The L1, L2, R1, and R2 buttons have all received redesigns as well, but no button on the pad seems to have benefited more than the L2 and R2 triggers. These now extend out and feel much more comfortable to pull. The DualShock 4 also has two rumble motors so developers can localize the vibration feedback contextually within a game.
Like the DS3, the DS4 has a six-axis motion-sensing system, which encompasses a three-axis gyroscope and a three-axis accelerometer. A fun little note here: you can click the right stick during text entry to get a tiltable keyboard that's slightly quicker than entering letters manually.
You'll likely notice the glowing light emanating from the DS4's back. It's designed to work with the PlayStation Camera accessory and will change colors if there's more than one controller connected to the system. Below it sits a Micro-USB port for charging the controller's built-in rechargeable battery.
Both the PlayStation 4 and Xbox One have made substantial efforts in streamlining the user interface. The PlayStation 3's cross-media-bar has evolved into the PlayStation 4's "Dynamic Menu" that casts a blanket of simplicity throughout the operating system, logically grouping like-minded items together.
It basically consists of two horizontal rows, the top filled with icons for various functionalities like Friends, Trophies, and Settings, and a thumbnail lower row that is populated by recent activities like the last game you've played, shared game DVR clips, downloaded titles, Web access, other media, and more.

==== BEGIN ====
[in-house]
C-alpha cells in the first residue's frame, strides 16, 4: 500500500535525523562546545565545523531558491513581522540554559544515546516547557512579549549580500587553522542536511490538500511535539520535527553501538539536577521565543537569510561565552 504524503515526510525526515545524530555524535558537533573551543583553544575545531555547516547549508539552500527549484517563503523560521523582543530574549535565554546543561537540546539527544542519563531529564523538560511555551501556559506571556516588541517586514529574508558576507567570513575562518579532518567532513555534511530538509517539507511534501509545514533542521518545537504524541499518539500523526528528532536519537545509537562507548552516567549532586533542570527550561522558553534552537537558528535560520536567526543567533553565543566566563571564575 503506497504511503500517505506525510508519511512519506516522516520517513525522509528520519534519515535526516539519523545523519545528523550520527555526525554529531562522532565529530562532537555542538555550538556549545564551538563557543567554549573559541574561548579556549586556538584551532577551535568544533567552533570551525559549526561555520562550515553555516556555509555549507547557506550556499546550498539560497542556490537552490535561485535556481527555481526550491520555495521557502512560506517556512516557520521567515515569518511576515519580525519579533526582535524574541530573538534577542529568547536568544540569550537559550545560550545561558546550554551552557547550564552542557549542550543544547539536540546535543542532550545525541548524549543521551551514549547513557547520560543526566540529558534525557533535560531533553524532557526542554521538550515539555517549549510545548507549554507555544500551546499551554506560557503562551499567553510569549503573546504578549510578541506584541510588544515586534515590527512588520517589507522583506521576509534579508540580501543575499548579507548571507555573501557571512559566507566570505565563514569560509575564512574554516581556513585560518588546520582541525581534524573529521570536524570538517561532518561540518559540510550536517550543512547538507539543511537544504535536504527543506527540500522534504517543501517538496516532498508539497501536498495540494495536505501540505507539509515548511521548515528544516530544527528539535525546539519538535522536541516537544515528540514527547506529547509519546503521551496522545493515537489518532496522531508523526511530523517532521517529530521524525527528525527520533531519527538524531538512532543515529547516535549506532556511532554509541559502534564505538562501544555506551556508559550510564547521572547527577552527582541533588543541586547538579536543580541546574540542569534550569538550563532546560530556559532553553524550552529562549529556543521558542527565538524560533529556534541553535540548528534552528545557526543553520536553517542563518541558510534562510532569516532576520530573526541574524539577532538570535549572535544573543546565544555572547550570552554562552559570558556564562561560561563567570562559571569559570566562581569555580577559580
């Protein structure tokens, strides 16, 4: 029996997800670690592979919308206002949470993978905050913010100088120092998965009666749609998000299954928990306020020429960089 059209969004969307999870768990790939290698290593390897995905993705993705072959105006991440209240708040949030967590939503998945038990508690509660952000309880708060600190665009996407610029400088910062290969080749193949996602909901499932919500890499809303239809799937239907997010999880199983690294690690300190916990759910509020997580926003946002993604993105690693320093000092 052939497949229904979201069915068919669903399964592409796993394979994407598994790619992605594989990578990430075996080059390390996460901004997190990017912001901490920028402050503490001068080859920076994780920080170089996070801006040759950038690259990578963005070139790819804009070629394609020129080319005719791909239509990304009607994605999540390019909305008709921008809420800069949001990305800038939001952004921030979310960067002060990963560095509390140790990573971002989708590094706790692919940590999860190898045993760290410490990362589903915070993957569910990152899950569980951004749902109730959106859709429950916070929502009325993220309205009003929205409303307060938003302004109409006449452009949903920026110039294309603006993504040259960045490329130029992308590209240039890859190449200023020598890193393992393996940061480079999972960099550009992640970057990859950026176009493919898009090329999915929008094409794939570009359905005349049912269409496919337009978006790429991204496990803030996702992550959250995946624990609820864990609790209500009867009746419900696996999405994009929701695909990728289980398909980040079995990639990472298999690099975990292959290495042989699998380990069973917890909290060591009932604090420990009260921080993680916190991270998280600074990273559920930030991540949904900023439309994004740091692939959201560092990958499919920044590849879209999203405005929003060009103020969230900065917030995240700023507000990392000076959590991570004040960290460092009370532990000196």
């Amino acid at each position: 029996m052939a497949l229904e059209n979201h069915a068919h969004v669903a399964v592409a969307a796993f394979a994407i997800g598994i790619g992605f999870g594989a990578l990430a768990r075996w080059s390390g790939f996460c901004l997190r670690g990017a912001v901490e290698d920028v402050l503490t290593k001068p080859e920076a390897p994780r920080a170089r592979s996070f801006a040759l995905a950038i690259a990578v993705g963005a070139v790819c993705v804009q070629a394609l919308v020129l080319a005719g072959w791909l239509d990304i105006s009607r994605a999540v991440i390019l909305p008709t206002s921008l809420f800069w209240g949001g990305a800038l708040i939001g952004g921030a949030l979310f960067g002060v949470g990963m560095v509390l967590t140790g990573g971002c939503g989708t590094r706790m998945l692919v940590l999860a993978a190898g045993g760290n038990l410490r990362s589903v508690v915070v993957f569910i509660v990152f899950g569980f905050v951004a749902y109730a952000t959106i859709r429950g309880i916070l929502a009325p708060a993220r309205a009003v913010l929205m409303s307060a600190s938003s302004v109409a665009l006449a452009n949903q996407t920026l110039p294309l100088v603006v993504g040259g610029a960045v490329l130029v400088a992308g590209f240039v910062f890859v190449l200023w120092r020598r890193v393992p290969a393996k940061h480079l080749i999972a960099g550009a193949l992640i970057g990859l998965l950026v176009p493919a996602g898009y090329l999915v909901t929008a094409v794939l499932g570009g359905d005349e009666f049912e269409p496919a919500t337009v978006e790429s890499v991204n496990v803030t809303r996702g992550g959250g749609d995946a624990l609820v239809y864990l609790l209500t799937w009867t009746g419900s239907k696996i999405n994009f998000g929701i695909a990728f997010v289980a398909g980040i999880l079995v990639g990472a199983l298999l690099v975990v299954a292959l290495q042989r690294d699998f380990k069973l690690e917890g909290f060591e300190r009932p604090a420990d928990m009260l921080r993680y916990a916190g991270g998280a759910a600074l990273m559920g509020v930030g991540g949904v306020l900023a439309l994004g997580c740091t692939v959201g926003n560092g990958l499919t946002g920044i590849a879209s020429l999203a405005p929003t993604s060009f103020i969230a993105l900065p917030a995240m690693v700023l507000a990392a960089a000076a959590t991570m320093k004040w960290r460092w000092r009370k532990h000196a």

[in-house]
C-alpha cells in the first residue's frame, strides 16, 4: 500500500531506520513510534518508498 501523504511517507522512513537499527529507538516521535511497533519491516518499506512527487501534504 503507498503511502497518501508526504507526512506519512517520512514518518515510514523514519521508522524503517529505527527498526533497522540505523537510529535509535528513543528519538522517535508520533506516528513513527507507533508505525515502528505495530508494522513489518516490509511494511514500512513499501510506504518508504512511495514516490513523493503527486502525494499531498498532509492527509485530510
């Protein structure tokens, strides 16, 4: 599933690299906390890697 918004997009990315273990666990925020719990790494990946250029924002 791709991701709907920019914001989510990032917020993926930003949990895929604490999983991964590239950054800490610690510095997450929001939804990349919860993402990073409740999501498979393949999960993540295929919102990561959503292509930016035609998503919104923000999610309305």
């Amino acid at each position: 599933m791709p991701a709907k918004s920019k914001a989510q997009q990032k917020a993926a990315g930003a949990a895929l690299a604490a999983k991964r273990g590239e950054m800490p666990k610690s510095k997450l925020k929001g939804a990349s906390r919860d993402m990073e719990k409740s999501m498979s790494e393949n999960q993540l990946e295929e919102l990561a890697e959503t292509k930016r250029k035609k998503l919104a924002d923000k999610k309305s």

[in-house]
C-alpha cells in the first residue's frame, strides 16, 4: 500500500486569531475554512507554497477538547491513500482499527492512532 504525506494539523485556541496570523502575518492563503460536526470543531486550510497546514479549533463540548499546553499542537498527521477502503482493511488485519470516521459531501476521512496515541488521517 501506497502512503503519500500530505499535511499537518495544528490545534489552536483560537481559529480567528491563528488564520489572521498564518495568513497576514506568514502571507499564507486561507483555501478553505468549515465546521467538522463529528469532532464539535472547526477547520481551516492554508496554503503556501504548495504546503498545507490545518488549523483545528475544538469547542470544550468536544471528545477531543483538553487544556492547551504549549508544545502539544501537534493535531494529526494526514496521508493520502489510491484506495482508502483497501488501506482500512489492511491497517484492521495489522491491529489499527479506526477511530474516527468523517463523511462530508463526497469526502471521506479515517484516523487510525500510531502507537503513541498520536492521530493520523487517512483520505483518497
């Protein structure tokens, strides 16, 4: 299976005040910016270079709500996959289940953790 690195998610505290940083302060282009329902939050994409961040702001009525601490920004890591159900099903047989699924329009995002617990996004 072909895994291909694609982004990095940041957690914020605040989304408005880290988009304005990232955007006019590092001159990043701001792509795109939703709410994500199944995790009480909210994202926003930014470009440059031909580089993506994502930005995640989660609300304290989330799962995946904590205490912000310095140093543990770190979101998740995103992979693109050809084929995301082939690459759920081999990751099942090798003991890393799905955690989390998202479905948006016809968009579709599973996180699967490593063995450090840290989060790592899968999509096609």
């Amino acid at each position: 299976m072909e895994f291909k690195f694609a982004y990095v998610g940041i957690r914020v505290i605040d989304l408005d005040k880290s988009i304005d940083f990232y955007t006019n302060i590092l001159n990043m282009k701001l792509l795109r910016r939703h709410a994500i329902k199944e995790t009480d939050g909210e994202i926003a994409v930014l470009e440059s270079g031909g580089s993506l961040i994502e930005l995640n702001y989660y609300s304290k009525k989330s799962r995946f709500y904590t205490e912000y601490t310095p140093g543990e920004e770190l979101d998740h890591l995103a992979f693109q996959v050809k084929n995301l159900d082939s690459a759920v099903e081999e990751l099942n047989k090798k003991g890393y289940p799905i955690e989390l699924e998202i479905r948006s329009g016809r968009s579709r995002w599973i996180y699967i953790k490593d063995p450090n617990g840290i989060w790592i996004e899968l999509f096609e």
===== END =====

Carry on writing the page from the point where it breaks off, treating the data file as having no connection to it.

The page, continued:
When you highlight an item in the Dynamic Menu, "live" items from the PlayStation Network (PSN) will populate with relevant content for you to browse. (For the first wave on PS4s that were sold in late 2013, signing up on the PlayStation Network for the first time required a 323MB day 1 download that unlocked most of the console's connected features. Consoles purchased after launch will likely have these updates already baked in.)
Those who own a
Streaming-media: The PS4 currently offers major streaming services such as Netflix, Amazon Instant, Hulu Plus, Vudu, Redbox Instant and Crackle. (We've compiled a full list of apps, directly compared with the Xbox One's, if you're interested.) It's a decent collection of apps, but it's not quite as robust as the offerings on Xbox One. Among the major omissions are YouTube (which, curiously, is on the PS3) and HBO Go -- though Sony has already pledged that HBO will be coming soon.